In my experience—including decades spent working with the brightest in filmmaking—I can attest that it’s true. The people who have achieved the most aren’t necessarily the most obvious successes. What they share is a willingness to labor in their craft, ship their best work, and respond to their audience in order to improve their next creative cycle.

I challenge you to set a goal. What will you ship?

Click here to see my related post about what actress Mindy Kaling says about hard work. 


Kansas City Choir Boy: Love and Inspiration

Originally published in Cultural Weekly on October 21, 2015.

Love lost and inspiration found hover like the angel of death over Kansas City Choir Boy, an intricate one-hour operetta with music and lyrics by Todd Almond and starring Almond, Courtney Love and a troupe of sirens and musicians. In less time than it takes most performances to set their wheels in motion, Kansas City Choir Boy navigates the entire course of a relationship. It’s theatre not to be missed.

The story is simple. A musician (Almond), holed up in a Midwestern motel room, sees a TV news report that Athena, a former lover (Love), was murdered in New York. He spirals to a fantasia of remembrance, playing through their courtship, love-play, and Athena’s decision to find her fortune in the big city.

Yet, under Kevin Newbury’s careful and sure direction, this simple thread creates a complex web. Almond’s songs are musically adventuresome, and his lyrics match them; they are filled with well-worked references and call-backs to fire, stars and light, imagery that is mirrored in Victoria “Vita” Tzykun’s LED-rich set design.

Almond is immediately likable and relatable as a performer. He is tall and handsome and unprepossessing, and he moves with unselfconscious ease. Love has never been better. Her rounded, grounded portrayal of Athena is the center of the operetta’s wheel. Her husky voice holds melody perfectly, and gives earthy realism to her stately bearing. More than anything else, you sense that Almond and Love are having fun on stage: they enjoy being performers.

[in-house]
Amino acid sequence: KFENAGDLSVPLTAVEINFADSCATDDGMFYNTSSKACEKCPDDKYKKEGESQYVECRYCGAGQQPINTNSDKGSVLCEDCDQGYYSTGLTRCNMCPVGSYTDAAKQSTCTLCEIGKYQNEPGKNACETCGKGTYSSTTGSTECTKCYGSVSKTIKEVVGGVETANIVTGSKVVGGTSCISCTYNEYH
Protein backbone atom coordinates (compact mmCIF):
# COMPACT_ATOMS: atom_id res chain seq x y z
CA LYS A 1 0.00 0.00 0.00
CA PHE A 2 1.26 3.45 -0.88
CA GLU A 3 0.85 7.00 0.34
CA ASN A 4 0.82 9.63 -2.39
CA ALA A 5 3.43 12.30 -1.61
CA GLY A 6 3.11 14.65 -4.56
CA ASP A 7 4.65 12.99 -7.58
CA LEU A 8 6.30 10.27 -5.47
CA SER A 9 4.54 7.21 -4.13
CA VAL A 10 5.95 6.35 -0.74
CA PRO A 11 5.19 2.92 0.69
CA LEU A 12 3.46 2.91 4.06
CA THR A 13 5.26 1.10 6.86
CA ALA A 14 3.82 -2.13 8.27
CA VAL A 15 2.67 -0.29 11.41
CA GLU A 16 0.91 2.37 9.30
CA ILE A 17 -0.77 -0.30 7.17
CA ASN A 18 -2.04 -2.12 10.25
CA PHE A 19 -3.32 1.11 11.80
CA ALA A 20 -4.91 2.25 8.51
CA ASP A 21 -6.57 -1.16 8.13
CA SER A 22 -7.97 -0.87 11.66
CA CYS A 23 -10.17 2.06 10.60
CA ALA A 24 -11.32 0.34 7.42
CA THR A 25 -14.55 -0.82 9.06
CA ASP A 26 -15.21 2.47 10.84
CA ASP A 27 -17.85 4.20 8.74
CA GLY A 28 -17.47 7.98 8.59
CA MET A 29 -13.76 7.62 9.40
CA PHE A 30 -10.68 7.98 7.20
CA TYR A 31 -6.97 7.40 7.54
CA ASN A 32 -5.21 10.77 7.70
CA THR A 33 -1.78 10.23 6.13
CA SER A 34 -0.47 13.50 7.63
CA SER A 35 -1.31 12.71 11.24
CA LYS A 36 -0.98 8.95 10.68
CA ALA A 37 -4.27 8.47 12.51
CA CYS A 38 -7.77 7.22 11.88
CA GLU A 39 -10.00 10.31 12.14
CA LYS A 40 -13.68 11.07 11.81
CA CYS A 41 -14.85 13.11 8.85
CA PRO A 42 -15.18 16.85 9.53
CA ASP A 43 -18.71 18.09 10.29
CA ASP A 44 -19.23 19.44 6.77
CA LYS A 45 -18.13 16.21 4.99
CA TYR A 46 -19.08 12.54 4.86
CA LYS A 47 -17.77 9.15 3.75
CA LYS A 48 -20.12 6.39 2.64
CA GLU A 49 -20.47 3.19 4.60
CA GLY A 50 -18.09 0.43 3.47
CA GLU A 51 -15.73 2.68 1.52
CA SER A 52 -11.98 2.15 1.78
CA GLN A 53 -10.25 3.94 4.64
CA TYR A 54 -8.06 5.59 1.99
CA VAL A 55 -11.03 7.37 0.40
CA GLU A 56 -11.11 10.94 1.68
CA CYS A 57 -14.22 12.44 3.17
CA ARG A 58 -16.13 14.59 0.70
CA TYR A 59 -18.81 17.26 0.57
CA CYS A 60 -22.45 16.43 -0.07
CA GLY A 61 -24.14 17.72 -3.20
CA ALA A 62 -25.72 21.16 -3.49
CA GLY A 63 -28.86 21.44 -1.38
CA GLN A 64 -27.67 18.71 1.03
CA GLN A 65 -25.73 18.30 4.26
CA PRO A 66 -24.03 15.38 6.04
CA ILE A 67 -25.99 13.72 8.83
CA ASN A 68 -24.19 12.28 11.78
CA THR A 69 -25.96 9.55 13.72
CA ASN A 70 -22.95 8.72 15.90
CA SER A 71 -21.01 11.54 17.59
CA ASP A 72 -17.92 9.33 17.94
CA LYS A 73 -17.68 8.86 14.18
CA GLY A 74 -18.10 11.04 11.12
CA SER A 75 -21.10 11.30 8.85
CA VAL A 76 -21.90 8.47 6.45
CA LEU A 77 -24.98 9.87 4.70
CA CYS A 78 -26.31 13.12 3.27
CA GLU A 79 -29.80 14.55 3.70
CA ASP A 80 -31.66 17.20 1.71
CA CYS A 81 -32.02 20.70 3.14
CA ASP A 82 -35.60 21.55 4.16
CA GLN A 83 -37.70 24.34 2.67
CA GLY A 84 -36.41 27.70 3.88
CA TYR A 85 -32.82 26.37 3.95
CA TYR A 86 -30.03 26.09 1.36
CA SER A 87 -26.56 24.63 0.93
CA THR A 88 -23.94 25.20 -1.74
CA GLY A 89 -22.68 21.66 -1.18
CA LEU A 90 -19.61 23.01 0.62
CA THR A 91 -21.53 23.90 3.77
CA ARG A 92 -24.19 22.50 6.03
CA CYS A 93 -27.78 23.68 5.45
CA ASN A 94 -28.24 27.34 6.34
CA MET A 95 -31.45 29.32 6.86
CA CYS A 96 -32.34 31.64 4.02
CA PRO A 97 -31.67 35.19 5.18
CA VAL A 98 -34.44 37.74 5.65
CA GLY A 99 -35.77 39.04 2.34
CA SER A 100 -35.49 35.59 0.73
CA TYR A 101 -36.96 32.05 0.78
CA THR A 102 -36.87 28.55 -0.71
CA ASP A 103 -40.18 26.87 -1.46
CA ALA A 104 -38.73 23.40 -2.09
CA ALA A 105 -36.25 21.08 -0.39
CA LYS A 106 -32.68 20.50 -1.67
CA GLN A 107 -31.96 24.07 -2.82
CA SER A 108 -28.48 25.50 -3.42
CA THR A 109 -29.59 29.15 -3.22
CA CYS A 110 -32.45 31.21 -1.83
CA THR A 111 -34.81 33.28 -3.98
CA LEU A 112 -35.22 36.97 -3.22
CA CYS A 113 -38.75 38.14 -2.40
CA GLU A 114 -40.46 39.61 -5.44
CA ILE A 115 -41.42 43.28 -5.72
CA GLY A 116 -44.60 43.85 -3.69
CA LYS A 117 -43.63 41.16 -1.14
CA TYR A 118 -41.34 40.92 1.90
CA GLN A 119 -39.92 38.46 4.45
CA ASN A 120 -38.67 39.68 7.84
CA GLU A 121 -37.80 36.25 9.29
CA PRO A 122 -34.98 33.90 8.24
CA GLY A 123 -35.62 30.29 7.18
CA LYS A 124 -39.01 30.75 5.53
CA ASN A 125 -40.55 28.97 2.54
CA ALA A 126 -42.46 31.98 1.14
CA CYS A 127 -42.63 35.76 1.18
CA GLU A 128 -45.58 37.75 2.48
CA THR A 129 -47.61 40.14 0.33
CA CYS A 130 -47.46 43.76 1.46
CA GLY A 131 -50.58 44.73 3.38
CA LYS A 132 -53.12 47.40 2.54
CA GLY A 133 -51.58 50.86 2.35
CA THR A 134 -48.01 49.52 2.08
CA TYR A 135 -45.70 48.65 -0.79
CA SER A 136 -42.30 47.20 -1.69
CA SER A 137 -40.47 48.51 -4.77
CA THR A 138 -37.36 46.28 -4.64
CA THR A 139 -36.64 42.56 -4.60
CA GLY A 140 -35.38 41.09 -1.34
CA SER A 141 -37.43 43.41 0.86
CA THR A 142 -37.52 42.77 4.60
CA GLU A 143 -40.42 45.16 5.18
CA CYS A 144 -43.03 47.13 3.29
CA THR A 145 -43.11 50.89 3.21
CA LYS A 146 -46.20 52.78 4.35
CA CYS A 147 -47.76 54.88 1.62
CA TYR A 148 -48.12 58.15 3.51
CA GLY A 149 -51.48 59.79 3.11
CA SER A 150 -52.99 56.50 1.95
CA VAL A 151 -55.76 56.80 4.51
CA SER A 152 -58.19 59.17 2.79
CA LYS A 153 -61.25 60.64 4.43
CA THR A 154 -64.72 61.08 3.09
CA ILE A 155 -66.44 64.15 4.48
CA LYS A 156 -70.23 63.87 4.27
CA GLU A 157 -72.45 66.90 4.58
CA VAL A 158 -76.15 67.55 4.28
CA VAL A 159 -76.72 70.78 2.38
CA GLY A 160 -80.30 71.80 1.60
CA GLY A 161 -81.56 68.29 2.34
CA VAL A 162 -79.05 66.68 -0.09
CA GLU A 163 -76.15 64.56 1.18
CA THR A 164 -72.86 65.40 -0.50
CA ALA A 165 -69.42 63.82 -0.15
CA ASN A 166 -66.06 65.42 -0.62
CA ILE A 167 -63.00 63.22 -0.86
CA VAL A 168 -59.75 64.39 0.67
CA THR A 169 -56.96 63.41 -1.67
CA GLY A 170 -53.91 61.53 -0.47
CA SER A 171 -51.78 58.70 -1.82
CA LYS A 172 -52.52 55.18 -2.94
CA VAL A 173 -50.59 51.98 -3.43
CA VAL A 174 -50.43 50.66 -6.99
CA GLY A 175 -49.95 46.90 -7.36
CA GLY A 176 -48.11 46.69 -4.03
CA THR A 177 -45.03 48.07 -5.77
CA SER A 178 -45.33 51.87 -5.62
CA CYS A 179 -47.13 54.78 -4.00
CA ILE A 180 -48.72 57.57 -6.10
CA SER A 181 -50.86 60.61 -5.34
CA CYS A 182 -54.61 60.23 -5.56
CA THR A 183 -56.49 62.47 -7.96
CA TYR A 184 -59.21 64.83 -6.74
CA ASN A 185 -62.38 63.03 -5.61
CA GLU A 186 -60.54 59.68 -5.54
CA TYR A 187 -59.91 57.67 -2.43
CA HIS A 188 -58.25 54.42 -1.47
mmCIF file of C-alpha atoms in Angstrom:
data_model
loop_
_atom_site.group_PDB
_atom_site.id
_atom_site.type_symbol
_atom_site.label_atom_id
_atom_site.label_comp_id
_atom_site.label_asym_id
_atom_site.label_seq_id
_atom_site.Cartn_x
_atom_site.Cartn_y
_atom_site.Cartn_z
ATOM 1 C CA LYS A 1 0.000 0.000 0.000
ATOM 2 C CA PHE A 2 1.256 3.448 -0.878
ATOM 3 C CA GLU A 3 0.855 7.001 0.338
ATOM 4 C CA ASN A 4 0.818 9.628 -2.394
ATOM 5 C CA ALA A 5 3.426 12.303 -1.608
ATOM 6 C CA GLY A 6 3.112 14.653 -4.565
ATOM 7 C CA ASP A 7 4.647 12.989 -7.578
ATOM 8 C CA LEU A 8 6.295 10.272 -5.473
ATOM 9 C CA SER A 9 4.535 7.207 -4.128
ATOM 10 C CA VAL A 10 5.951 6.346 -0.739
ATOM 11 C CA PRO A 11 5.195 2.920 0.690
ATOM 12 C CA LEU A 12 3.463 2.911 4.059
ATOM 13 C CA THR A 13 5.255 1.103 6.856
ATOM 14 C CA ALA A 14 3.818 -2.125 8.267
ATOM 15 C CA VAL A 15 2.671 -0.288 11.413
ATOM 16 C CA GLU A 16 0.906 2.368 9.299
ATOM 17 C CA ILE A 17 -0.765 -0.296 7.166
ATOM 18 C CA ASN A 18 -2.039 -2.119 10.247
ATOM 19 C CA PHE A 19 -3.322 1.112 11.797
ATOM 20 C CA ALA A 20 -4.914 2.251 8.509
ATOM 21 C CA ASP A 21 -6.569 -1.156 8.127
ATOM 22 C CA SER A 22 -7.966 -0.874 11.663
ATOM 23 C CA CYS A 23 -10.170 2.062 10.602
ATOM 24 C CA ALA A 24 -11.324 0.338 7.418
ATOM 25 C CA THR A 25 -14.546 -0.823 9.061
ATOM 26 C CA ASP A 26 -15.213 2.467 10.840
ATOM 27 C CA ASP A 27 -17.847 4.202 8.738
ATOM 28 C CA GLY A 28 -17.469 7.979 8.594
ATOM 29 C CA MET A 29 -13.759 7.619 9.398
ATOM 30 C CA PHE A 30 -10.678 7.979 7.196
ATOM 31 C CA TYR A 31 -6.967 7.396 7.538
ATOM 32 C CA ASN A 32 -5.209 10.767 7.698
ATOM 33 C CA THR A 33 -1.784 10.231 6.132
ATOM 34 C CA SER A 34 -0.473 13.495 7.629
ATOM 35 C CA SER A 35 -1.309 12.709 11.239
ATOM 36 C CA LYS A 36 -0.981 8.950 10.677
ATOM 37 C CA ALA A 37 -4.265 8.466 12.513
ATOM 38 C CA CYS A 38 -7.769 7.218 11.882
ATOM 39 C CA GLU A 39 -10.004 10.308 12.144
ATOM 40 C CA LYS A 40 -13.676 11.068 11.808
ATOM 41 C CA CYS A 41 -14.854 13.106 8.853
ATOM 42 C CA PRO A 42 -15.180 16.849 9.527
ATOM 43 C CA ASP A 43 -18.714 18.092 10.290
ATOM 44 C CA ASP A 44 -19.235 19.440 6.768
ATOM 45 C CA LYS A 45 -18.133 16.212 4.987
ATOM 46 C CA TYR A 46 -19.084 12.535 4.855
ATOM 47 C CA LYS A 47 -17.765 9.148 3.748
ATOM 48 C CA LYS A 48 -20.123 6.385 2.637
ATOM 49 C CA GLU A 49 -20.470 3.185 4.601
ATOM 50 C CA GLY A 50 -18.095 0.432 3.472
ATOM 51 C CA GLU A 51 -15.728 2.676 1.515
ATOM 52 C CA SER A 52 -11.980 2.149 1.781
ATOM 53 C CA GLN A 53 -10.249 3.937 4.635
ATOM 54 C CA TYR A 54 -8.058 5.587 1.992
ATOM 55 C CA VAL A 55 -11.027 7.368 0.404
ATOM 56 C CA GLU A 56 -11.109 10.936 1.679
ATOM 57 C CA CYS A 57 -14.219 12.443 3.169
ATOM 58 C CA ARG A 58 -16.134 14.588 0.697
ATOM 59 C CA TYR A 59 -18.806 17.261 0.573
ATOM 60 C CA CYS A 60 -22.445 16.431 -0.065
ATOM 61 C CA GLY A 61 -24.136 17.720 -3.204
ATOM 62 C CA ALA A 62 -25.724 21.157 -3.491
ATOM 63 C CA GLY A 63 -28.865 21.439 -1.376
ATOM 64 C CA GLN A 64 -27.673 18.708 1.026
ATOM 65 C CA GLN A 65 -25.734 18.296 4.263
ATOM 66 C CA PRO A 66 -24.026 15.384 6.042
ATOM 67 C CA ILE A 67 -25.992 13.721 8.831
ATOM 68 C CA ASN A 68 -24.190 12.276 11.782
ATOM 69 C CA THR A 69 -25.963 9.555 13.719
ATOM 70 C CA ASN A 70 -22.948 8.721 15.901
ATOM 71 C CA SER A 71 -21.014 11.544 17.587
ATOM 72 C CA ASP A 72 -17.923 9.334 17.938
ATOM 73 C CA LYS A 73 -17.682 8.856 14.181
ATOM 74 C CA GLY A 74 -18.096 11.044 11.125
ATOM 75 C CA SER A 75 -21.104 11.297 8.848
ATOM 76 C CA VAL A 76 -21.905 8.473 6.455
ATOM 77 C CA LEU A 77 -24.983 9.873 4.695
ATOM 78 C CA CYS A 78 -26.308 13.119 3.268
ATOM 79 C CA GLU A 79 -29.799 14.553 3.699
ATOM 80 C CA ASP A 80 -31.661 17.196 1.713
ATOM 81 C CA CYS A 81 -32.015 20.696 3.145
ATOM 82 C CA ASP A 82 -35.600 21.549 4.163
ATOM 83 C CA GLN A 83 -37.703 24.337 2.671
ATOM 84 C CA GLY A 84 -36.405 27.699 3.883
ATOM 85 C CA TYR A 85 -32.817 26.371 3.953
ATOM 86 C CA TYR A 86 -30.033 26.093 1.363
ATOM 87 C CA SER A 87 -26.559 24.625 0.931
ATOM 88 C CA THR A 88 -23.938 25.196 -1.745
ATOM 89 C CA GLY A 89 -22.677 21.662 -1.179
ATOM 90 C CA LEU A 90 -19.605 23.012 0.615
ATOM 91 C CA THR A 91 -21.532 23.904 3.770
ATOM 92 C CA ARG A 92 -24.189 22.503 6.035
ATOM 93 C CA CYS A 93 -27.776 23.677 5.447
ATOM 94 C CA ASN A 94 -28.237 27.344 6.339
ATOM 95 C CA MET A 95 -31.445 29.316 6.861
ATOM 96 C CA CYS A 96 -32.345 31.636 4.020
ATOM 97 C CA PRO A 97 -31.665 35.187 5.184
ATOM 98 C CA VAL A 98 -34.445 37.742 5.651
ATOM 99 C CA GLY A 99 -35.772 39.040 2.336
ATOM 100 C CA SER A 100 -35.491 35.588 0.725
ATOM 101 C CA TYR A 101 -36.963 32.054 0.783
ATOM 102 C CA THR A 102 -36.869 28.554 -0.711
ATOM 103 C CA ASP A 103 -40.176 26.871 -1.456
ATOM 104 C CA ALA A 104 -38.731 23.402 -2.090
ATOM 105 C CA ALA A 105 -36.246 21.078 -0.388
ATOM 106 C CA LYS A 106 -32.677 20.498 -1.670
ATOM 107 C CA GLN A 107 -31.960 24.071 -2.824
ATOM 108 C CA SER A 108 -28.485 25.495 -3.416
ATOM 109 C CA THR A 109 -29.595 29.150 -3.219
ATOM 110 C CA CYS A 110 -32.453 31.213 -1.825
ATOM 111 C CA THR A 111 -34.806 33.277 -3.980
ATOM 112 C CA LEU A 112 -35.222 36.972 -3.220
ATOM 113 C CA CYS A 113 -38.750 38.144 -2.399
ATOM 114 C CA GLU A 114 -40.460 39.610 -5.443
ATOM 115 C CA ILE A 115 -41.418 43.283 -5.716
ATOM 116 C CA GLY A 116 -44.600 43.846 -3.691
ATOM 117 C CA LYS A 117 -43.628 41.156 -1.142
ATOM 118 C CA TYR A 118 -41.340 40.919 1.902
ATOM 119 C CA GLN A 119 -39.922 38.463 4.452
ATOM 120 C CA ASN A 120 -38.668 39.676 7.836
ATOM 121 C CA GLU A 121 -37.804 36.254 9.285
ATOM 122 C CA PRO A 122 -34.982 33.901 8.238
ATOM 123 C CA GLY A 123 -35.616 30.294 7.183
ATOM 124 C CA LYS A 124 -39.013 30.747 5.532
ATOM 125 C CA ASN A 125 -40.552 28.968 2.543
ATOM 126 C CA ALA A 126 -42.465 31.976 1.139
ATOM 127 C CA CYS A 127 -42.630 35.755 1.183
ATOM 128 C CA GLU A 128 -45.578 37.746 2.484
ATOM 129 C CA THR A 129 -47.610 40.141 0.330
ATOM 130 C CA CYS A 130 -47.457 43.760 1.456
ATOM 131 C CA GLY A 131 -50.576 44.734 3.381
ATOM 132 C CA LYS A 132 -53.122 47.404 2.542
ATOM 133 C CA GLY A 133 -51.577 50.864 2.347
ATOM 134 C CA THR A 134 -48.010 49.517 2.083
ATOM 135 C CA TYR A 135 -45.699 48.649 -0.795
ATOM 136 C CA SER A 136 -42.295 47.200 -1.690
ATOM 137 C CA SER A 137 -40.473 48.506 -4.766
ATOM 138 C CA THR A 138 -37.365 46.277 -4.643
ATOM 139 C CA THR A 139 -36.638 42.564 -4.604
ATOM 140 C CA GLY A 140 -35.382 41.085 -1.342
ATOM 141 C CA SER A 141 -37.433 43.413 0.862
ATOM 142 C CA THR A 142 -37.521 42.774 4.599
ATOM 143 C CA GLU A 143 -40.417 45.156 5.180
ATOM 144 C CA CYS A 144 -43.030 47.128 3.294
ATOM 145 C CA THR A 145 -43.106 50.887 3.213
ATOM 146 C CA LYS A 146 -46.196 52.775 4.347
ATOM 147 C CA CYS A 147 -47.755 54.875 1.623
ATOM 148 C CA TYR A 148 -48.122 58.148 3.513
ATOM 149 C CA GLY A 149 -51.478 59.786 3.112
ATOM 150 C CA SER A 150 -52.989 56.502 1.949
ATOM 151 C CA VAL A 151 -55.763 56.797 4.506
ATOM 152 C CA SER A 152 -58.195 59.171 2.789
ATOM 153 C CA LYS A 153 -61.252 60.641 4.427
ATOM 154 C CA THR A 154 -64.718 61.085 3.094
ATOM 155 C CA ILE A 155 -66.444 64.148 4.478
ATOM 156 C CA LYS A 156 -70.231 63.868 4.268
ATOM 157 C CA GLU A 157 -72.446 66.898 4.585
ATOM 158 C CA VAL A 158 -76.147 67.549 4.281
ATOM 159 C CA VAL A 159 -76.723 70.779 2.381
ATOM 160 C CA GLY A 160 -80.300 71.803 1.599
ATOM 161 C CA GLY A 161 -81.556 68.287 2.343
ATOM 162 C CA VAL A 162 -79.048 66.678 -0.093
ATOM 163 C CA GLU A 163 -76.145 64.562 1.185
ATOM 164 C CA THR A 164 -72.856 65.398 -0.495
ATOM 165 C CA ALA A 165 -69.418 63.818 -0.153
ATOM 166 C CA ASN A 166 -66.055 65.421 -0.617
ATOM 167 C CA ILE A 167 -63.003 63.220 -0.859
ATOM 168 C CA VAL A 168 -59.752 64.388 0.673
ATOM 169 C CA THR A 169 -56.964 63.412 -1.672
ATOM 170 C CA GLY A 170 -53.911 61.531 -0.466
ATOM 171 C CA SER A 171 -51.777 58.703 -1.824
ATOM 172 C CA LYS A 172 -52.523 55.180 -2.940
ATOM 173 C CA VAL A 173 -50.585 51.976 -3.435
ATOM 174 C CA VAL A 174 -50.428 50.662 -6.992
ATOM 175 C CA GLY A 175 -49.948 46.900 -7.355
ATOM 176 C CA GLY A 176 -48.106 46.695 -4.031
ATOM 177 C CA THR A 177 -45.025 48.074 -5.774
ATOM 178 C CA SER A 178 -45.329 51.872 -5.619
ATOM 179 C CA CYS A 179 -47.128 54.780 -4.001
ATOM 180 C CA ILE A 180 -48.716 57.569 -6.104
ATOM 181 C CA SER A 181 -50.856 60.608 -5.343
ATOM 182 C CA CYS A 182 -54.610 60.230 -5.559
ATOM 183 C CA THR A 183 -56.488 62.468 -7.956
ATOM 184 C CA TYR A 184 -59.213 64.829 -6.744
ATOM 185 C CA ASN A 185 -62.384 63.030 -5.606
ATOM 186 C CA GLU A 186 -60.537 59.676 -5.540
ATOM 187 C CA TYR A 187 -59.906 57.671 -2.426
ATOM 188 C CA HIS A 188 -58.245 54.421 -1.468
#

Kansas City Choir Boy details its love story in a way that brings to mind the central scene of Godard’s Contempt, in which Michel Piccoli and Brigitte Bardot enact the beginning, middle and end of their relationship in a single walk through the unfinished doorways of their house, clad in sheets that make them look like Greek gods. “I love you totally, tenderly, tragically,” Piccoli says in that film. “When I say I want to fade away, I think you misunderstand,” sings Love, over and over, at Kansas City Choir Boy’s climax.

Thanks to Beth Morrison and Beth Morrison Projects for producing the show and bringing it on tour. It is hard to produce theatre that strays from the mainstream, but that’s the theatre that most needs support and is most rewarding. Kansas City Choir Boy is especially rewarding, and this is a show lucky theatre-goers will remember for a long time to come.

Kansas City Choir Boy plays through November 15. Tickets are available online at, by calling CTG Audience Services at (213) 628-2772, in person at the Center Theatre Group box office (at the Ahmanson Theatre at the Music Center in downtown Los Angeles) or at the Kirk Douglas Theatre box office two hours prior to performances. The Kirk Douglas Theatre is located at 9820 Washington Blvd. in Culver City, CA 90232. Ample free parking and restaurants are adjacent.

Top image: Todd Almond and Courtney Love in “Kansas City Choir Boy” at the Center Theatre Group/Kirk Douglas Theatre. Photo by Craig Schwartz.

Carrie the Musical: Better Than Blood

Originally published in Cultural Weekly on October 14, 2015.

Carrie The Musical is an invigorating revival of a show that succeeds because of its newfound intimacy. Staged in an immersive environment by Brady Schwind – the fabulously rococo Los Angeles Theatre has been transformed into a high school stage within a stage – Carrie brings the audience into the action with a mix of bravado and theme-park ride.